DIY Floating Bookshelves

Today I want to branch out into something a little different for my blog – DIYs. Making things for myself and others, whether it be custom t-shirts, home décor, or miscellaneous arts & crafts, is something I have always loved to do and is definitely one of the biggest ways I find I can express myself creatively. Most of my ideas are inspired by other DIYers (s/o to Pinterest), but I figured I might as well document and share my own process off in hopes that it might inspire someone else to try making something themselves that they’d otherwise go out and purchase!

My first project was something I’d been envisioning in my home office since we bought our new house in April: wall-to-wall floating bookshelves. When I originally expressed this idea to my husband, he had a few concerns including the strength of the shelves – these are intended to hold books, after all, which are not exactly light. So I went ahead and did my research, found this helpful blog post from a couple making heavy-duty floating shelves for their kitchen, and modified it to fit my space and my needs. Below are the materials we used, steps we followed, and some pictures of the process!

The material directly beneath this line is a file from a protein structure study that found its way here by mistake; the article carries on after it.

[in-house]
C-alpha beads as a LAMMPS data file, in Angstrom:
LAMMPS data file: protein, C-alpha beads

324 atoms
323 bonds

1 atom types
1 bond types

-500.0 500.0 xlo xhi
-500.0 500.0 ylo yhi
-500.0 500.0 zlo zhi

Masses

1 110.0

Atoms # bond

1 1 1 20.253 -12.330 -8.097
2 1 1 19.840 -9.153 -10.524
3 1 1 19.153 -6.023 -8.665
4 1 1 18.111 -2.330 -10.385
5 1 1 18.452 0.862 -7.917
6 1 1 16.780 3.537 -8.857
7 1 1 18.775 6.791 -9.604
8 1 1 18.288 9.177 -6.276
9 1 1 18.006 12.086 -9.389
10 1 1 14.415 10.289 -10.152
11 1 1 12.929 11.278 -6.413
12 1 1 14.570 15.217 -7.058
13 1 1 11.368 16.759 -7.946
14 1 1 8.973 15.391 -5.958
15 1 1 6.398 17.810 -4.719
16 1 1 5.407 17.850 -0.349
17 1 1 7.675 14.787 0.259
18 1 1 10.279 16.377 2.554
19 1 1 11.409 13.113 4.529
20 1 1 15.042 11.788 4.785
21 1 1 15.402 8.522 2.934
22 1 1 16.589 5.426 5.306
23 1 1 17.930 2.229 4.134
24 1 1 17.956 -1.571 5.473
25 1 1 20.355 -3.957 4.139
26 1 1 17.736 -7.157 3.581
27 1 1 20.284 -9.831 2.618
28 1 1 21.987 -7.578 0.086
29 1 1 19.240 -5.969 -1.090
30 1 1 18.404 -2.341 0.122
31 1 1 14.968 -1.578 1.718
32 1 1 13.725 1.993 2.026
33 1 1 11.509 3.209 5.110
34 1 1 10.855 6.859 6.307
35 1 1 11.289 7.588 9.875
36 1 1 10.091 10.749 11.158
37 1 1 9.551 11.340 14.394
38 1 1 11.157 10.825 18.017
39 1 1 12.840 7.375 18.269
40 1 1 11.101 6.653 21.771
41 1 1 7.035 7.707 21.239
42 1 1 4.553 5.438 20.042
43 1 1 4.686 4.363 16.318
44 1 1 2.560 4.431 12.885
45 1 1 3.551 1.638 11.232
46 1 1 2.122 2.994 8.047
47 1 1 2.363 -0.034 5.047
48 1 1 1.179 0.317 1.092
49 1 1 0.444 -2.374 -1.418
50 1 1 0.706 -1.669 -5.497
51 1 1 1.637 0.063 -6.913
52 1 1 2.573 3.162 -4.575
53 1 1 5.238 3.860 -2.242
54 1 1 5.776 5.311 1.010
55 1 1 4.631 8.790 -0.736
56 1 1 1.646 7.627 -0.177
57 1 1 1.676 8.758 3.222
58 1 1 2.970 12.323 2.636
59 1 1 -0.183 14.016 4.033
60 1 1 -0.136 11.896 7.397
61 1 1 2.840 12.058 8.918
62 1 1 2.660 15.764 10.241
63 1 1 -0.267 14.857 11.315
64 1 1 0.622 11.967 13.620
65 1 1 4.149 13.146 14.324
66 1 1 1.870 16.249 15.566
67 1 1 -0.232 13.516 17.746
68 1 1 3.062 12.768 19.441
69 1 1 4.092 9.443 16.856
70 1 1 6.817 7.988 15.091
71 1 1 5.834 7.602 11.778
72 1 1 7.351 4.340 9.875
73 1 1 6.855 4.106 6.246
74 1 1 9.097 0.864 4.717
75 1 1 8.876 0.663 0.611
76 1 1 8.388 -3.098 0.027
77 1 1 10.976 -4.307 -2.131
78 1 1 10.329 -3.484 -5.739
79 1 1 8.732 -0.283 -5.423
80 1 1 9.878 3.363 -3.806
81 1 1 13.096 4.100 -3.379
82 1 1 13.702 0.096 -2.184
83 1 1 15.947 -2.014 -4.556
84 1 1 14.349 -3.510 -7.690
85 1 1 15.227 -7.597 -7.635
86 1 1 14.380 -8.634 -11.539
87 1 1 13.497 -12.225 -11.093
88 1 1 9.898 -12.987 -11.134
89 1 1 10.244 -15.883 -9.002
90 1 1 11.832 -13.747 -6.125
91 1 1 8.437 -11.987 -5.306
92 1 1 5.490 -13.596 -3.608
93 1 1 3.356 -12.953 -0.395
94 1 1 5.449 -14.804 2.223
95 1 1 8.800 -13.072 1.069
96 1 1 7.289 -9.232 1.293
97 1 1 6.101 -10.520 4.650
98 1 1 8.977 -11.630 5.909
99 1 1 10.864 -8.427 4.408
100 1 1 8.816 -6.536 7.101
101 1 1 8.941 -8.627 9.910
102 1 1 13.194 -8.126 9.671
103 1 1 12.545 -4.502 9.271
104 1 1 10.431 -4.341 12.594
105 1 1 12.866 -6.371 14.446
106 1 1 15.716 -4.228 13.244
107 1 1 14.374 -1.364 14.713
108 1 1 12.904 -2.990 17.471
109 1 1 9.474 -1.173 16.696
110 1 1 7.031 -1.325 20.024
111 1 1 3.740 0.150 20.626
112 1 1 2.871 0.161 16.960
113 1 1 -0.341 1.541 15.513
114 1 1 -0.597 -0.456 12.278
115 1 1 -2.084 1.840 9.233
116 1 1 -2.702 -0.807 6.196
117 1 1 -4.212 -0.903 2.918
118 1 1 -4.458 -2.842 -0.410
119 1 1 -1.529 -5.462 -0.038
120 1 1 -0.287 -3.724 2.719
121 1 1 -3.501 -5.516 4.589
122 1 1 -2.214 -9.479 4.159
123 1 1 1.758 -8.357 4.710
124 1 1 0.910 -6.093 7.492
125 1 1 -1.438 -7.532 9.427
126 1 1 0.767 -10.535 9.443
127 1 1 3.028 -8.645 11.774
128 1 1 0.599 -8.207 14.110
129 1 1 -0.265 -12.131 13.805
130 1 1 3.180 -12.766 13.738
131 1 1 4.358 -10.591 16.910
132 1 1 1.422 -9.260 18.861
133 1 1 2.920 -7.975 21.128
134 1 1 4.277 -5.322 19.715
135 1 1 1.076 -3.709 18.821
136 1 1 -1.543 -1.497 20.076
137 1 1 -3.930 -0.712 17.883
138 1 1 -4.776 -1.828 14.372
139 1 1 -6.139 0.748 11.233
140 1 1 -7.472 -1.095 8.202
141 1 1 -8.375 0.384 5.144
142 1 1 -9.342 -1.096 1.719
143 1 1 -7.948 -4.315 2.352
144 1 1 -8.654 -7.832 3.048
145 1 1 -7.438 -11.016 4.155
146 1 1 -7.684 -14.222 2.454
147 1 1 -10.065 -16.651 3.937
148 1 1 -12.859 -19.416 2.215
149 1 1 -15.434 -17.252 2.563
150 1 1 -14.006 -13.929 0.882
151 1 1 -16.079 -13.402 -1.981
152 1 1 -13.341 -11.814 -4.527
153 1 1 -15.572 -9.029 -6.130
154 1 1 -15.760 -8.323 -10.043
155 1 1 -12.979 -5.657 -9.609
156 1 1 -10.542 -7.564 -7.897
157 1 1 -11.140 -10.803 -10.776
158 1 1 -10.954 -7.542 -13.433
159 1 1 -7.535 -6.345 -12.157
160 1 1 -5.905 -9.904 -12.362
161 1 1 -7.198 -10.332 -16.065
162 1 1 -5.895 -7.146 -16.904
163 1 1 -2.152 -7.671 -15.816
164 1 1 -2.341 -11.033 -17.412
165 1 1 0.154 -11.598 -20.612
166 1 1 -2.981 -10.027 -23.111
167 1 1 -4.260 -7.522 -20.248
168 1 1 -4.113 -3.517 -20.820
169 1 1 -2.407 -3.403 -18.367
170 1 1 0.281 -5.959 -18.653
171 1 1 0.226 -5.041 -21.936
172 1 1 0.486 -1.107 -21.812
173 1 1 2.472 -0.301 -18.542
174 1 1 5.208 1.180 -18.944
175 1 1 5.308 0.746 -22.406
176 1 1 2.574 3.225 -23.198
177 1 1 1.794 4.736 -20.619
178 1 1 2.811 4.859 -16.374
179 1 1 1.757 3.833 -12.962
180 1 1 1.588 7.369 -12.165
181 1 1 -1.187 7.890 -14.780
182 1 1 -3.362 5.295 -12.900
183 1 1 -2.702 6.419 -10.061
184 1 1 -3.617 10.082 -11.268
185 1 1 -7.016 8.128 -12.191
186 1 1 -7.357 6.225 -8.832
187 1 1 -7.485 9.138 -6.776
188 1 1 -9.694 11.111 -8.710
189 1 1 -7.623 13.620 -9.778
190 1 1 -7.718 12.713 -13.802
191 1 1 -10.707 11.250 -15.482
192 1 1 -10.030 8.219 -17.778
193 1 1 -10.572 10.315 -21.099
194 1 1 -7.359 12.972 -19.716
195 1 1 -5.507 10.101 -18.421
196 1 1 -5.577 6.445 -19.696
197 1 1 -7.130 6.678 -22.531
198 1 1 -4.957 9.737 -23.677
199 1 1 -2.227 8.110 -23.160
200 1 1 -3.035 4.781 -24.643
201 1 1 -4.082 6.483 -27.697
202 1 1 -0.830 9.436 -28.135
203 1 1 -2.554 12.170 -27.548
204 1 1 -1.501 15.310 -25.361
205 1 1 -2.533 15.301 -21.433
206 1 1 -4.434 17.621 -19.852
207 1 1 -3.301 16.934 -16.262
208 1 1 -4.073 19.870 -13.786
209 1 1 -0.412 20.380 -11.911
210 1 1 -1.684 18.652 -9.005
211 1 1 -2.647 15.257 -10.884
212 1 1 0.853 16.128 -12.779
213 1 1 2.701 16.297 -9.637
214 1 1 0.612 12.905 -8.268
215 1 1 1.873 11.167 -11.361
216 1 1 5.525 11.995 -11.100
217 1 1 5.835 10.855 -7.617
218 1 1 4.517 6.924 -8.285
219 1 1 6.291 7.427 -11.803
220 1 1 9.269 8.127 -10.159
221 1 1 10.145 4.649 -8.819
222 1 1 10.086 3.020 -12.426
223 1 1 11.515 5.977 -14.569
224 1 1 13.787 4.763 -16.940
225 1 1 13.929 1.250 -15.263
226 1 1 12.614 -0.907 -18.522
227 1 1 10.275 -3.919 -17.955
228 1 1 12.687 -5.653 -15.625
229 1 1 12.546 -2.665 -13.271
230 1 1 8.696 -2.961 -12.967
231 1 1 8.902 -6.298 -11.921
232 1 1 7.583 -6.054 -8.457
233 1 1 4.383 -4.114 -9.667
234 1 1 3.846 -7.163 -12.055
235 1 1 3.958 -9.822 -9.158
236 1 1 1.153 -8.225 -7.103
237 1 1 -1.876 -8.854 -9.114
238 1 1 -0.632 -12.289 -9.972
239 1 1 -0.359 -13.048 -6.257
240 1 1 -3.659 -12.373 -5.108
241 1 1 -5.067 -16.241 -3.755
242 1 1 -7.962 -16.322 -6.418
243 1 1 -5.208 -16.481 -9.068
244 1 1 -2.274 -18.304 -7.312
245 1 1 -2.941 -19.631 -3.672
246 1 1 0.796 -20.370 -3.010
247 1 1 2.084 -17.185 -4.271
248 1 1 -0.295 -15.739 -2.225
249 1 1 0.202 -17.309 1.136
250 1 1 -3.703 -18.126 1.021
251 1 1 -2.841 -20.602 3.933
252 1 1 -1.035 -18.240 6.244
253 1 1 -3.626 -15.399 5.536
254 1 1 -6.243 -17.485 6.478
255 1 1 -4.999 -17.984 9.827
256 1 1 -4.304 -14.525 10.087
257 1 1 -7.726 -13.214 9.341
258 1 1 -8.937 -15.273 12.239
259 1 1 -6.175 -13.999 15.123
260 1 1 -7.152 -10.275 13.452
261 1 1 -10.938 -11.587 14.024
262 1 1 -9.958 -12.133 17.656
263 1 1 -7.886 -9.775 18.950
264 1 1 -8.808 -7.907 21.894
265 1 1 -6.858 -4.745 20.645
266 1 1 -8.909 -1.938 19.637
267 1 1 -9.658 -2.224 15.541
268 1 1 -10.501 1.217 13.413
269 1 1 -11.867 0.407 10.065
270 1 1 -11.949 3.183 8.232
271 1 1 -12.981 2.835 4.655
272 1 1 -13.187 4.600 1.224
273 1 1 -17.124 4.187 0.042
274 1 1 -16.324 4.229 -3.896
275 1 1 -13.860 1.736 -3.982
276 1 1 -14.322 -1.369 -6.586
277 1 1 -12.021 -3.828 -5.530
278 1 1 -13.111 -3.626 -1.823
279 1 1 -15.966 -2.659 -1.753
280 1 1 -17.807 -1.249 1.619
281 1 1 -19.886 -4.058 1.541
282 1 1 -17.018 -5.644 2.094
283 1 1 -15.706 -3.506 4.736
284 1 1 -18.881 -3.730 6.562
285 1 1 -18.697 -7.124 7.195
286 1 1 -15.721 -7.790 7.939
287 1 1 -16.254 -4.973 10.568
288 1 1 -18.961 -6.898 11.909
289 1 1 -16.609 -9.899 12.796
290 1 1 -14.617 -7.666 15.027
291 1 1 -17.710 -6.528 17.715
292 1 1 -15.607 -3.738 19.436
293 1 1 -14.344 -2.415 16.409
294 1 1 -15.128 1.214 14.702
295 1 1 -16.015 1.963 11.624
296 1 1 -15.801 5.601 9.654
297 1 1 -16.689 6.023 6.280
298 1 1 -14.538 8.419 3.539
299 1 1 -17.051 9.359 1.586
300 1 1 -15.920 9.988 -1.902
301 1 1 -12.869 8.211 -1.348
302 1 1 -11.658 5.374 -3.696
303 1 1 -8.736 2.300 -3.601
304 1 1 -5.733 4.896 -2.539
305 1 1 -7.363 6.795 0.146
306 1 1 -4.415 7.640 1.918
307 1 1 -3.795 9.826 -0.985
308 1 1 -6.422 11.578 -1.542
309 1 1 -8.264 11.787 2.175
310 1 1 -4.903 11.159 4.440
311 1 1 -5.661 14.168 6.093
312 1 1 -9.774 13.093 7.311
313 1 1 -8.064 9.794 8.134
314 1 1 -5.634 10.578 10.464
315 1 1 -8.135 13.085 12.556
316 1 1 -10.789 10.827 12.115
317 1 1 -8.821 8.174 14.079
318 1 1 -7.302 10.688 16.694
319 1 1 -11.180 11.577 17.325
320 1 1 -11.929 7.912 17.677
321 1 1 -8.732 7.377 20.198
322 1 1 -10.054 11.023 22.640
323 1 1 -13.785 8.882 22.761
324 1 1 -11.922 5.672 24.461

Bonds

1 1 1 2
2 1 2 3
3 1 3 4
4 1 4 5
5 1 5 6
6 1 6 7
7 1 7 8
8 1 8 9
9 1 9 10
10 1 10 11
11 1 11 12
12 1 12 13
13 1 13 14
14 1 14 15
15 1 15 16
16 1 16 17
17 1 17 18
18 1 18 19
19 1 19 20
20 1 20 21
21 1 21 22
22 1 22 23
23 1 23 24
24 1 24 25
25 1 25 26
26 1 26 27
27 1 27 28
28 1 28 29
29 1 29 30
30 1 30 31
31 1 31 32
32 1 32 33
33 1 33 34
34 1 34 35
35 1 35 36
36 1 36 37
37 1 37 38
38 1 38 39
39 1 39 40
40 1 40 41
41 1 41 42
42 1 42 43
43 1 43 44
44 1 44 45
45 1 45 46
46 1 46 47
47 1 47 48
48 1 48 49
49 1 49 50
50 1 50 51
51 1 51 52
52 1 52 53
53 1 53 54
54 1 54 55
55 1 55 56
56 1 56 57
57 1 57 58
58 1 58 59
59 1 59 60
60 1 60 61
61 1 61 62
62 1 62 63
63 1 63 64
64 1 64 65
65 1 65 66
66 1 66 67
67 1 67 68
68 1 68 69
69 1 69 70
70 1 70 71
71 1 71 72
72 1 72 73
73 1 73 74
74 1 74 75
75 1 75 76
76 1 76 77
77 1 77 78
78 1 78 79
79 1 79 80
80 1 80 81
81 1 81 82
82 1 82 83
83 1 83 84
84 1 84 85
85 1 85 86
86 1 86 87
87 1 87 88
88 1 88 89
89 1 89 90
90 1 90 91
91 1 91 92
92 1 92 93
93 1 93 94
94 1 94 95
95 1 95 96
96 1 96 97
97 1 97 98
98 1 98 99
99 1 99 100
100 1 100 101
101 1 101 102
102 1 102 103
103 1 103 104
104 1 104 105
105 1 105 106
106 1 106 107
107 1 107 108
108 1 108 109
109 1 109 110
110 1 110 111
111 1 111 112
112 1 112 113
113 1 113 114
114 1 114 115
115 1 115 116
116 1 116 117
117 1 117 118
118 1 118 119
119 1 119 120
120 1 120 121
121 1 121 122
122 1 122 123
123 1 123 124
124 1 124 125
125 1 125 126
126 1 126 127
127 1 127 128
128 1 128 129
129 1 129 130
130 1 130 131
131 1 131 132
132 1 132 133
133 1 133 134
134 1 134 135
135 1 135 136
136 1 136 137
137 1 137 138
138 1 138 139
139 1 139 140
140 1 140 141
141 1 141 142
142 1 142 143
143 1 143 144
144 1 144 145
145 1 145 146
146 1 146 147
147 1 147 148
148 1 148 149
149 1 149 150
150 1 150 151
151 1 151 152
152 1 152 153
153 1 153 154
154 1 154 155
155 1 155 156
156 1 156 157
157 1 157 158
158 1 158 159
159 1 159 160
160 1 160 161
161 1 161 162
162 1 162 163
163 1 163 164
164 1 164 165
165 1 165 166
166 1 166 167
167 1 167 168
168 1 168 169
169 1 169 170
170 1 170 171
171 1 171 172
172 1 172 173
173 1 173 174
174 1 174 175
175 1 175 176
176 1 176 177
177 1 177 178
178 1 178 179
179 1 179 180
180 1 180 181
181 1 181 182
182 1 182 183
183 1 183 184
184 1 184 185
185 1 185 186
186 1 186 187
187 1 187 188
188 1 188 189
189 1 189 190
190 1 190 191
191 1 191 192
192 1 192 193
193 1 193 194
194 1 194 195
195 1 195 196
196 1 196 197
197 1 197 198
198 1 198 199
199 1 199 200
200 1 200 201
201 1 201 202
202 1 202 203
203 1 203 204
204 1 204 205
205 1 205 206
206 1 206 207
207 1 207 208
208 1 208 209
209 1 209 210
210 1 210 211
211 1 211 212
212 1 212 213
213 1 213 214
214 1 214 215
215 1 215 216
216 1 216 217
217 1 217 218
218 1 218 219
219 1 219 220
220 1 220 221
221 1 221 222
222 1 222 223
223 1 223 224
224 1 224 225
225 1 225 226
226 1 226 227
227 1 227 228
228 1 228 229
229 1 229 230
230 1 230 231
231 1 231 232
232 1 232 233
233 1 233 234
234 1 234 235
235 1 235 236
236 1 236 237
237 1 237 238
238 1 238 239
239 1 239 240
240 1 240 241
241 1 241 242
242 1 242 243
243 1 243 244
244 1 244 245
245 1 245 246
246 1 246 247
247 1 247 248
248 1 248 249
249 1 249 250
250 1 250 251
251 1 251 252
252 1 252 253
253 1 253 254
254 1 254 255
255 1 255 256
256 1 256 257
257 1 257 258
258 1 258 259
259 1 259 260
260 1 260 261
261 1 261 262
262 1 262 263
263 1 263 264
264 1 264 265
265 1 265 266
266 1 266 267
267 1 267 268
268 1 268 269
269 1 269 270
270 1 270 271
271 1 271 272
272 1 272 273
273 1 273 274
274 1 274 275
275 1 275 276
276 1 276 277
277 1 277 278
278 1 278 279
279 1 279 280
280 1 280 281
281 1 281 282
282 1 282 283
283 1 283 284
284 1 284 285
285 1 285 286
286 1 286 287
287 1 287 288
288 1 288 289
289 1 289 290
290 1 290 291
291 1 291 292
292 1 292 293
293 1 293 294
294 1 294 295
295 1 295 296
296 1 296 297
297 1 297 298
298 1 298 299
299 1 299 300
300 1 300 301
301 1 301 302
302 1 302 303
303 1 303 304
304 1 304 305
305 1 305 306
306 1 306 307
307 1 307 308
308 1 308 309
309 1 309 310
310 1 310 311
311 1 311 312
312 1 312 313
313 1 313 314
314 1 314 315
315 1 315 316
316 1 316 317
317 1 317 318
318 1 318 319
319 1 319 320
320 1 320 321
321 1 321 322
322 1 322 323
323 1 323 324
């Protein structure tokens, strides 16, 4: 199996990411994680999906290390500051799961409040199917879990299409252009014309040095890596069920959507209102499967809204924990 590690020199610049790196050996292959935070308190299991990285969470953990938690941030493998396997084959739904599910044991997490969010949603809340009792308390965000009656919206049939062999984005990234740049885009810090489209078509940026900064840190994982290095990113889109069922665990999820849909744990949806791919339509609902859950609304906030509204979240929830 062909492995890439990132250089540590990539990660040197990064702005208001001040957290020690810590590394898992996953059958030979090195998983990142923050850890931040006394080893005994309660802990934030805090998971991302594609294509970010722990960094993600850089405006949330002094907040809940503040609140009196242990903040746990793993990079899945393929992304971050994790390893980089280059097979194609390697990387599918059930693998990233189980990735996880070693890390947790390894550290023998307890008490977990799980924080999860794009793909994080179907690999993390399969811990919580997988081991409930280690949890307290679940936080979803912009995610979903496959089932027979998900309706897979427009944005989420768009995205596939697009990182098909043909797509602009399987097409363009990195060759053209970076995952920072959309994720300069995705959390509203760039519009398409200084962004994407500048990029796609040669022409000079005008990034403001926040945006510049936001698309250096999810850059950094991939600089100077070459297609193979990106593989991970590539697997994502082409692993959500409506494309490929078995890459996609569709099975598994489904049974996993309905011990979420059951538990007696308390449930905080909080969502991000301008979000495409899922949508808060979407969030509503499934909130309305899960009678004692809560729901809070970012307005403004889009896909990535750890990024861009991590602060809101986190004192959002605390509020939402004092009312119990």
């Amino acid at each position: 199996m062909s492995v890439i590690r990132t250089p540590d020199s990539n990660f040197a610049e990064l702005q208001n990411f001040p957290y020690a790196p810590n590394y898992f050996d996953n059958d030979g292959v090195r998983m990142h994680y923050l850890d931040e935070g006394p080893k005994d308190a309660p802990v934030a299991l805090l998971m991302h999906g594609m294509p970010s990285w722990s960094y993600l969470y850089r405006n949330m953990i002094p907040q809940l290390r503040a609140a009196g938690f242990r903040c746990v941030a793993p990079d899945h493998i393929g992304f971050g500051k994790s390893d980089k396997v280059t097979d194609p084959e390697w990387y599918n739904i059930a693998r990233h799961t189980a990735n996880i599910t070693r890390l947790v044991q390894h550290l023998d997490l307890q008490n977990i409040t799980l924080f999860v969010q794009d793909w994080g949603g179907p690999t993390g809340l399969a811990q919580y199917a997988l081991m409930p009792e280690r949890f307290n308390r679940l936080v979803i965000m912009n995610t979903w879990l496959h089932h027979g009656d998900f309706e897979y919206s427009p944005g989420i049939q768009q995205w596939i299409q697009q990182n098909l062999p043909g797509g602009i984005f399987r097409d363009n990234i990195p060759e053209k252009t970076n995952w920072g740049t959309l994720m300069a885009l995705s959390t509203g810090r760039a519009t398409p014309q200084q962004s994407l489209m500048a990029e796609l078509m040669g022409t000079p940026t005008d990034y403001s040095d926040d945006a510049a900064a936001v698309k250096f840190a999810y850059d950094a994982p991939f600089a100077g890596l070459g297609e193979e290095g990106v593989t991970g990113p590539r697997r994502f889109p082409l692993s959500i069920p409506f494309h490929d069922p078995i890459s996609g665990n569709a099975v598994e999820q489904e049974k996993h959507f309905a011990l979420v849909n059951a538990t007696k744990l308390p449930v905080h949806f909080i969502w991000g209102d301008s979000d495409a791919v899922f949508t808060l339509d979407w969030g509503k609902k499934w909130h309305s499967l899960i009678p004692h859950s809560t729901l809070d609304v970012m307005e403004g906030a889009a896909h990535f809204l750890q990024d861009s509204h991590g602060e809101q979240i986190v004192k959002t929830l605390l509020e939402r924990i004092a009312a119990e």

Step 1: Determine Sizing and Location of Shelves

Originally, my idea was to have wall-to-wall, extra-thin floating shelves, as I thought this would be the most aesthetically pleasing. However, it didn’t take long to realize that logistically this wasn’t the best idea –  for a couple of reasons:

  • Plywood comes in 8-foot sheets. Anything longer and I wouldn’t get the seamless look I was going for across the front of the shelves, so we opted for 8-ft long shelves. This would leave a little space between the edge of the shelves and the edge of the wall (because my wall is 9.5 feet long), but would make the building process easier and the end product nice and seamless.
  • These shelves are intended to hold books – a lot of them. If I wanted them to be floating, they’d need to be much more than an inch thick or I’d risk them falling (or ripping) off of the wall. We decided on 4 inches of thickness as enough to hold all of my books and keep the building process relatively simple, because I could still use 2x4s and plywood as my materials. (Again, this idea was reinforced by this blog post, as they used 2x4s and plywood and used their shelves to hold kitchenware!)

With these decisions made, I used strips of painter’s tape to mark out each shelf out on my wall and make sure I liked the size and spacing of the shelves in my room. I highly recommend this step if you’re making any sort of large-scale shelves or other statement piece (like a gallery wall with picture frames, for example) because this gives you flexibility to move things around before you do any building or drilling into the wall! If the sizing or spacing looks off, you can adjust your plans accordingly.

Step 2: Find Studs and Design Wall Support Frame